By the end of the school year, kindergarteners have learned about grammar, geography, fractions, measurement, multiplication, anatomy, solar systems, and much more. As the oldest children in their classrooms, they are also our leaders. Kindergarten children often help their younger friends, and have the opportunity to give lessons as well. Beyond learning more advanced Montessori work, kindergarteners also partake in field trips, experiments, and cooking.
The cornerstone of a Montessori classroom, Practical Life materials are welcoming and inviting and provide fundamental and necessary skills for children. Children learn to pour, sew, button, hammer, polish, wash, dust, and more. Many materials involve water or tools, and allow children to work independently on fine motor skills.
As children become older, the complexity of Practical Life work increases. Children practice multi-step activities to develop memory, such as flower arranging and table washing. These lessons often involve both large and fine motor skills. Simultaneously fun and purposeful, Practical Life materials lay the groundwork for future academic work.
Developmentally, young children are sensorial learners. Much more than adults, they use their senses to explore and understand the world around them.
Sensorial materials involve movement and allow children to order objects, whether by height, length, width, or shade. These materials provide opportunities for children to observe similarities and differences, and involve many different senses, including sense of touch, sight, smell, hearing, taste, stereognostic, and baric.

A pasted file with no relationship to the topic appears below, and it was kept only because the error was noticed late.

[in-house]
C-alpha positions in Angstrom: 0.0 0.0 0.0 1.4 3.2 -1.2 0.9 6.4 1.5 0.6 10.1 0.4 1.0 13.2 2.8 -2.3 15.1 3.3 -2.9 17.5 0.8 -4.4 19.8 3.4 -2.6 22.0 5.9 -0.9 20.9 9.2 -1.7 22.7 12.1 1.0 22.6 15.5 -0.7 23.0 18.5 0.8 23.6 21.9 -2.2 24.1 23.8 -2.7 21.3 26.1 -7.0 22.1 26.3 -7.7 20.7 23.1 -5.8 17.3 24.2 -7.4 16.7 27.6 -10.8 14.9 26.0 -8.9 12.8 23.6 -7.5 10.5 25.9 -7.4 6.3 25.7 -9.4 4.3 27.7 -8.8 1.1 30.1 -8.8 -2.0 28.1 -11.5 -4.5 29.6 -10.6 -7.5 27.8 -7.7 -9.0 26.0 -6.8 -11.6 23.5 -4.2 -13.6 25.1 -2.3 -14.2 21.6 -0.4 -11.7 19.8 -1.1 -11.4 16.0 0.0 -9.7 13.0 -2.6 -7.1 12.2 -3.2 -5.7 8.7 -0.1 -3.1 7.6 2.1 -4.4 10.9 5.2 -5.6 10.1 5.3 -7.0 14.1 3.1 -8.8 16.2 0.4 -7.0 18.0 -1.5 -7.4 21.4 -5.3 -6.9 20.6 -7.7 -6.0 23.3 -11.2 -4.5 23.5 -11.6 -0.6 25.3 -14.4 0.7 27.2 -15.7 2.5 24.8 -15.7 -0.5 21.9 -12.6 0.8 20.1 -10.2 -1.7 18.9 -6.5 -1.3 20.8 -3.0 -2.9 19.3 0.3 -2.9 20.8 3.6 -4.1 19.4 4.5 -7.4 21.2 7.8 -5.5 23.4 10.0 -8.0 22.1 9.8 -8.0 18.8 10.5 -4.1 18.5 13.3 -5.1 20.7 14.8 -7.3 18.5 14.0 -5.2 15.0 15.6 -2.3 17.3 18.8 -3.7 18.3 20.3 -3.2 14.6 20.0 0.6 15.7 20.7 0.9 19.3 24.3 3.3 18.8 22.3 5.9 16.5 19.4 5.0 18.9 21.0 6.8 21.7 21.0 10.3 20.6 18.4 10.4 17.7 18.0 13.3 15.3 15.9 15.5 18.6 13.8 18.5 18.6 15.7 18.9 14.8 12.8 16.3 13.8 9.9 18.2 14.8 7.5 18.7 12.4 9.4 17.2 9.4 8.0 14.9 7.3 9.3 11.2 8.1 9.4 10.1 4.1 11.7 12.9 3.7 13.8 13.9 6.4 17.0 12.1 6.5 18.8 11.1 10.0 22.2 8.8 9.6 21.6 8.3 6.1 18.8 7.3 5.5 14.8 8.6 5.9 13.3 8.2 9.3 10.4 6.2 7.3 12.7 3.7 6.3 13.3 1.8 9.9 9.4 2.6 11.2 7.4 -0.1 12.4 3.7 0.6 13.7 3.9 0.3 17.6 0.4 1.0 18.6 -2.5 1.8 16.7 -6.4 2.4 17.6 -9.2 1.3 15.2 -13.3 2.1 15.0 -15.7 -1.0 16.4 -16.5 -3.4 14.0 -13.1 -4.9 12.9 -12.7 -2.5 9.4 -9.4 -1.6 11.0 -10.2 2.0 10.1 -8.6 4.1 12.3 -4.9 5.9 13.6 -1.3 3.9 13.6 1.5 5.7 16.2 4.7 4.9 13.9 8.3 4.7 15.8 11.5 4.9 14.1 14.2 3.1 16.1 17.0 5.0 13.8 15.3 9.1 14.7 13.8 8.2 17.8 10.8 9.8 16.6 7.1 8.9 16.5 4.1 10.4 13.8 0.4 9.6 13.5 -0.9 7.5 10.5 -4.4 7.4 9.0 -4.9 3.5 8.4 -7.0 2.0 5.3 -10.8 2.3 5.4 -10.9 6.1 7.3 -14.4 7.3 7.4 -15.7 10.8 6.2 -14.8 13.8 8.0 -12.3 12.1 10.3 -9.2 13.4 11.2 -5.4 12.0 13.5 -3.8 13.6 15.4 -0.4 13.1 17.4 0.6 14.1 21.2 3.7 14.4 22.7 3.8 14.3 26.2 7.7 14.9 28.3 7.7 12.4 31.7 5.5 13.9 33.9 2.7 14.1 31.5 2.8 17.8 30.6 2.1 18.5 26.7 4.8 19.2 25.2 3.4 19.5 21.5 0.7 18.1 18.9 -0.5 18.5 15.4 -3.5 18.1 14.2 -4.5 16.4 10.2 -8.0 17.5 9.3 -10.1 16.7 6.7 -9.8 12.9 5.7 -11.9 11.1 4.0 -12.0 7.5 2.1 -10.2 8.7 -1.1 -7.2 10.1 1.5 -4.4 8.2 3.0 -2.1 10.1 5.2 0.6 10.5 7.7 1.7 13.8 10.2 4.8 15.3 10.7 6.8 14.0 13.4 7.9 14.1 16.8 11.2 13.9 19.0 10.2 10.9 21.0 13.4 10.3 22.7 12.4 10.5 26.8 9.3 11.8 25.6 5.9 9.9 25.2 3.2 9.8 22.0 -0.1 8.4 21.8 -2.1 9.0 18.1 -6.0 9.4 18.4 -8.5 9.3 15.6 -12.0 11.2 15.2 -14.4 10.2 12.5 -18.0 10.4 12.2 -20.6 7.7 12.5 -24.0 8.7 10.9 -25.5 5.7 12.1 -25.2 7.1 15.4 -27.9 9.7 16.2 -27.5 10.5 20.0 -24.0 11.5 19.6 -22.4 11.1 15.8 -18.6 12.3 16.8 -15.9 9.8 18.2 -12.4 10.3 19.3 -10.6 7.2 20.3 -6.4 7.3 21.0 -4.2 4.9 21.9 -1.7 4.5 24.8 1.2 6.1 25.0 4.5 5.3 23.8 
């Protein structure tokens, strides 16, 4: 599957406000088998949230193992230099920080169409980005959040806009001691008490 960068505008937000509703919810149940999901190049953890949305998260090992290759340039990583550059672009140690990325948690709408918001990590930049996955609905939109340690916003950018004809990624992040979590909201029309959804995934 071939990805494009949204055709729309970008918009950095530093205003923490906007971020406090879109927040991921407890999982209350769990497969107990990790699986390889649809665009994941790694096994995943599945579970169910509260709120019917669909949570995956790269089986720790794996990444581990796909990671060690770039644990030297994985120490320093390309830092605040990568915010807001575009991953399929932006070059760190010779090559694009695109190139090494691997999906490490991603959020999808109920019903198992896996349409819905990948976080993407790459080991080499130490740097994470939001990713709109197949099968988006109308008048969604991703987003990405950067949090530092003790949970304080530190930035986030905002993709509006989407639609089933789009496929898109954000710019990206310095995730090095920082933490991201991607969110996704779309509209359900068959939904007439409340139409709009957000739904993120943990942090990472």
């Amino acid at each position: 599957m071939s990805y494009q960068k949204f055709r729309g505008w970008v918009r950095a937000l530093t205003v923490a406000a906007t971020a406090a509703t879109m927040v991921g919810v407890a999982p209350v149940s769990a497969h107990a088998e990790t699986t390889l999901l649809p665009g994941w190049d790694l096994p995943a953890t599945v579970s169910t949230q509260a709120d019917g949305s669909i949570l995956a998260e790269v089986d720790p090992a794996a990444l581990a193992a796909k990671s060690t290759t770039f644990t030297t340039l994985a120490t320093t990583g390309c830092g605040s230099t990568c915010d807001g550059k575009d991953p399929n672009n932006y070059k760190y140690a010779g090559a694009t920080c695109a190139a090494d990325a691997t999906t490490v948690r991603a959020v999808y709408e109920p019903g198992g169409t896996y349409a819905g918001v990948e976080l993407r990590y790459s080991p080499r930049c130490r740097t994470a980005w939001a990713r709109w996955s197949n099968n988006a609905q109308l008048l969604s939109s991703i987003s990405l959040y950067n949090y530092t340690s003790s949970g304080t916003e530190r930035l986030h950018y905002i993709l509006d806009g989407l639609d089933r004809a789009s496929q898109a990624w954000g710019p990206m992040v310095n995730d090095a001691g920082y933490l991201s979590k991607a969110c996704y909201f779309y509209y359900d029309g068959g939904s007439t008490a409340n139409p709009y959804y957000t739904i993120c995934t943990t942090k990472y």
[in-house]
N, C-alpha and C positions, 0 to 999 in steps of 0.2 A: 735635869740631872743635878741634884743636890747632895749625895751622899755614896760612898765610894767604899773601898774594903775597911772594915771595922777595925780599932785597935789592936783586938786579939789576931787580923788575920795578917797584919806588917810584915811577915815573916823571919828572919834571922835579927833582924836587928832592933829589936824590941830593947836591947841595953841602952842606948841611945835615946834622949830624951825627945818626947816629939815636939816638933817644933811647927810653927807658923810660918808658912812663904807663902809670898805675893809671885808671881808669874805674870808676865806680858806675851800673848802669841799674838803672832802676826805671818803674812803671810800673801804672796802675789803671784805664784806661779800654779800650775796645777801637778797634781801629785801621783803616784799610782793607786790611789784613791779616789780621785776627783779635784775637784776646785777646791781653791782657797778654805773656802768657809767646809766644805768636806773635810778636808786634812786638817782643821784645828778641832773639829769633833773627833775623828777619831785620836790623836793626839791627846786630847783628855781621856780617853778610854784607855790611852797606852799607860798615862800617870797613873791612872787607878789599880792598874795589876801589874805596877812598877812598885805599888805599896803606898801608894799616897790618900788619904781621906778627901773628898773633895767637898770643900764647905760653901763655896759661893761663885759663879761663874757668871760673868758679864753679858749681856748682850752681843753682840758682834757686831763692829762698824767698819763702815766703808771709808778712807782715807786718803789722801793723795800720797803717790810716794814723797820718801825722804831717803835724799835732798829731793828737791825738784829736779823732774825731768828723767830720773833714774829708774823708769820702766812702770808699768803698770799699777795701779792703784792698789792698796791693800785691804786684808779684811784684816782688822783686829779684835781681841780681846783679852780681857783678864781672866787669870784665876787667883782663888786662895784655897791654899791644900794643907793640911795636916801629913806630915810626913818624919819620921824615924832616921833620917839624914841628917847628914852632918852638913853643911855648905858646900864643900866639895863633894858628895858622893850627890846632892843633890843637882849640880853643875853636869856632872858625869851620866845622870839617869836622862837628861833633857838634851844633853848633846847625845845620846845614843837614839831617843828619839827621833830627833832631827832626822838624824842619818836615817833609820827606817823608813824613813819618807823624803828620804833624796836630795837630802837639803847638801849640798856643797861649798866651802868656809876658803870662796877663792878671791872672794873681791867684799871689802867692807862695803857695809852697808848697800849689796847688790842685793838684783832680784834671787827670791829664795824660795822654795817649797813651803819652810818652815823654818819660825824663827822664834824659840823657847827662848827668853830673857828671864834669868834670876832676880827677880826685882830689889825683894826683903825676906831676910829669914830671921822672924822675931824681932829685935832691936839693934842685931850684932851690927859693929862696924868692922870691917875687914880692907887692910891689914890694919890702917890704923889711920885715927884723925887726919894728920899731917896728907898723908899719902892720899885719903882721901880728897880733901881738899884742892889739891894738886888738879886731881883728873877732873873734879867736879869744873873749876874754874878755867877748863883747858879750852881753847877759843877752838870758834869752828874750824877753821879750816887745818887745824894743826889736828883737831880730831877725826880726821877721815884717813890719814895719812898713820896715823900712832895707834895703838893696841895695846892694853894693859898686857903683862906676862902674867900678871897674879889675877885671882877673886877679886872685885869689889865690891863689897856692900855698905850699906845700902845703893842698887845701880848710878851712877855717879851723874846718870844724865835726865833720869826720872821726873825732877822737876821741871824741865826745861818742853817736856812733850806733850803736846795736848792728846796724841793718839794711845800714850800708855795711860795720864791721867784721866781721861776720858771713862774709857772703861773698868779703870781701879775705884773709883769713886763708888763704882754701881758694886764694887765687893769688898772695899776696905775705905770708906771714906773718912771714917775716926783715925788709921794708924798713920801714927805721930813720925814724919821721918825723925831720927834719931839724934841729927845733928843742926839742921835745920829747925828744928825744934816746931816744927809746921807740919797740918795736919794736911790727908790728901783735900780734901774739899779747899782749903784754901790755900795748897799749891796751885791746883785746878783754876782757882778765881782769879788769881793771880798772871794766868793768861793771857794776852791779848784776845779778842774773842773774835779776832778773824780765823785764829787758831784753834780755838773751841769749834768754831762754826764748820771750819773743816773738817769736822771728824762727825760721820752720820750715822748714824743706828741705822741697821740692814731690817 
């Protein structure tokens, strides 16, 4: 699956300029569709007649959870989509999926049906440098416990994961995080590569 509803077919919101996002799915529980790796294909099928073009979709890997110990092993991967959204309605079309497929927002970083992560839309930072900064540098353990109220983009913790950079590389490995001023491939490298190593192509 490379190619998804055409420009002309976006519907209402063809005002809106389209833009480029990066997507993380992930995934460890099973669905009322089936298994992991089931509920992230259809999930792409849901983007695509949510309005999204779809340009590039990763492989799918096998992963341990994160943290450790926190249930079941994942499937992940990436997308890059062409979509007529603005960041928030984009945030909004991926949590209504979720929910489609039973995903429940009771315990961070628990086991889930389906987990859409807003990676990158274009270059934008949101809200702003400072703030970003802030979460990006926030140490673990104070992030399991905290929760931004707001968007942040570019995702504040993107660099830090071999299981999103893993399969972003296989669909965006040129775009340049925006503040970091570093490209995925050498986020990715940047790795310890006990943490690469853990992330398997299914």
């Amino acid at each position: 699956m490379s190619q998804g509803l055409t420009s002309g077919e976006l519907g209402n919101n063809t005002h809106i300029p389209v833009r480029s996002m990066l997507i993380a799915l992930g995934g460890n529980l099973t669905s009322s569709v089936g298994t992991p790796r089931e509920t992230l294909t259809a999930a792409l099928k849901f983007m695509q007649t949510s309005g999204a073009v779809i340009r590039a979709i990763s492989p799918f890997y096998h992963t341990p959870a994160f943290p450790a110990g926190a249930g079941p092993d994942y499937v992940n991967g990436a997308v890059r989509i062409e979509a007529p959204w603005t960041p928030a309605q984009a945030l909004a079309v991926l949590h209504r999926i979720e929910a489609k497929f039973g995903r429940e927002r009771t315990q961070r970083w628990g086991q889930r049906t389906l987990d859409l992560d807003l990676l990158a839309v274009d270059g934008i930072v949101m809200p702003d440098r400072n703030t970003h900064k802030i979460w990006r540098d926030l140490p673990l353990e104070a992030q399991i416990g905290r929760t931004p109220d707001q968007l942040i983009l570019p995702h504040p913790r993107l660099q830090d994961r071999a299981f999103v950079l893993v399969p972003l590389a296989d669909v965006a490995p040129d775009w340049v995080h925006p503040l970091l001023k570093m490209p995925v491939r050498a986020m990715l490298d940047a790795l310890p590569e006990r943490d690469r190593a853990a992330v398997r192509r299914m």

Choosing work that refines their senses, children develop visual acuity and the ability to differentiate between similar objects. This helps when children later must distinguish between a 6 and a 9 or between two sounds that sound very similar.
Within the scope of three years, children in our primary Montessori classrooms are able to read fluently. The speed and accuracy with which they develop from pre-readers to fluent readers attests to the materials and the logical progression within the classroom.
Language materials involve spoken language, written language, and reading. Through conversations, stories, games, and rhymes, even our youngest children develop their spoken language skills. Most children learn how to write before reading by tracing shapes and using chalkboards. Children begin the first steps toward reading by learning the phonetic sounds through multi-sensory materials. Older children delve into more abstract language work, eventually learning parts of speech and practicing story-writing.